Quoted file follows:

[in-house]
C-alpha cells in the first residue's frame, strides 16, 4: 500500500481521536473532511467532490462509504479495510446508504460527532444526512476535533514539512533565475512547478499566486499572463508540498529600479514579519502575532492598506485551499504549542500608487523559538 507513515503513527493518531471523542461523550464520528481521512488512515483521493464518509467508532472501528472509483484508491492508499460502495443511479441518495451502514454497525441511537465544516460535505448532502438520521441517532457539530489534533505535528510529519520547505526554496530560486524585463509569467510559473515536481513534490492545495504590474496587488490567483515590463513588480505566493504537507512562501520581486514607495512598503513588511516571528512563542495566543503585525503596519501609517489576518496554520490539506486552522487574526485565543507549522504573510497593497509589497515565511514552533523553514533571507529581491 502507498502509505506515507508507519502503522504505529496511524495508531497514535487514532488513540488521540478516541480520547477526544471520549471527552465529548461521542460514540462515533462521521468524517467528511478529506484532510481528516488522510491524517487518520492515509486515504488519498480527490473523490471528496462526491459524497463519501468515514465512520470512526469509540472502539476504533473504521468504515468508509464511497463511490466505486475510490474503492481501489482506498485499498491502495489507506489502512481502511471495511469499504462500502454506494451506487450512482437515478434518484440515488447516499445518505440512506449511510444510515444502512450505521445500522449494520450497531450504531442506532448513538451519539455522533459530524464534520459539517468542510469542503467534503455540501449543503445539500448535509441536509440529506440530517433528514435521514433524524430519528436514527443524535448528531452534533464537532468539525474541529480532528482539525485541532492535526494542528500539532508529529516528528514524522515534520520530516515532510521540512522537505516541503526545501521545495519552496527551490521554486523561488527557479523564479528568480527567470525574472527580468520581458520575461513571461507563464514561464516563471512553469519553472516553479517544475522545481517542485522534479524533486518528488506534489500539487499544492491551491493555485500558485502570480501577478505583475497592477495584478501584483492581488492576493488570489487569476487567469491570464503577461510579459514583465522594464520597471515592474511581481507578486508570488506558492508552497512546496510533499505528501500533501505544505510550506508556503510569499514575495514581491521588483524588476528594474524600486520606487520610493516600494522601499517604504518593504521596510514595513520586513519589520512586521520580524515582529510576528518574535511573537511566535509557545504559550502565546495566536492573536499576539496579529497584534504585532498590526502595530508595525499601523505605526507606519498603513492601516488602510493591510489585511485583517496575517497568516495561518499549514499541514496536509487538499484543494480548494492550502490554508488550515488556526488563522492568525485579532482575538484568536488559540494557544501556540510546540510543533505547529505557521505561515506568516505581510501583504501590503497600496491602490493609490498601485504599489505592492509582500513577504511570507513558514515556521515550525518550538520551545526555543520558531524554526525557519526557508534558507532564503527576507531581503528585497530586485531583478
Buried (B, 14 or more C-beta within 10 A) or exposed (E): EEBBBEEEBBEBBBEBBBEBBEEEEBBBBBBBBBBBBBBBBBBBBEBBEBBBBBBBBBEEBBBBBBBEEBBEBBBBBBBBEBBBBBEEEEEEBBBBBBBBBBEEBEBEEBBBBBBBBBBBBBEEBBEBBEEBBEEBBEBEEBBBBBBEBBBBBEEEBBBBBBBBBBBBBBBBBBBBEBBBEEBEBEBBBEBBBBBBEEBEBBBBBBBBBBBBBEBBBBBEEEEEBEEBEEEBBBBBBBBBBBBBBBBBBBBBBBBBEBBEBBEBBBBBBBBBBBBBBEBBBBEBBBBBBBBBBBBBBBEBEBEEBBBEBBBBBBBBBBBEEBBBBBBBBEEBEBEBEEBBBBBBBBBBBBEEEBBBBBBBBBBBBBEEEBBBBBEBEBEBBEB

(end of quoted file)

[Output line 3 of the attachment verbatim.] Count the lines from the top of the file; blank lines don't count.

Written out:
Buried (B, 14 or more C-beta within 10 A) or exposed (E): EEBBBEEEBBEBBBEBBBEBBEEEEBBBBBBBBBBBBBBBBBBBBEBBEBBBBBBBBBEEBBBBBBBEEBBEBBBBBBBBEBBBBBEEEEEEBBBBBBBBBBEEBEBEEBBBBBBBBBBBBBEEBBEBBEEBBEEBBEBEEBBBBBBEBBBBBEEEBBBBBBBBBBBBBBBBBBBBEBBBEEBEBEBBBEBBBBBBEEBEBBBBBBBBBBBBBEBBBBBEEEEEBEEBEEEBBBBBBBBBBBBBBBBBBBBBBBBBEBBEBBEBBBBBBBBBBBBBBEBBBBEBBBBBBBBBBBBBBBEBEBEEBBBEBBBBBBBBBBBEEBBBBBBBBEEBEBEBEEBBBBBBBBBBBBEEEBBBBBBBBBBBBBEEEBBBBBEBEBEBBEB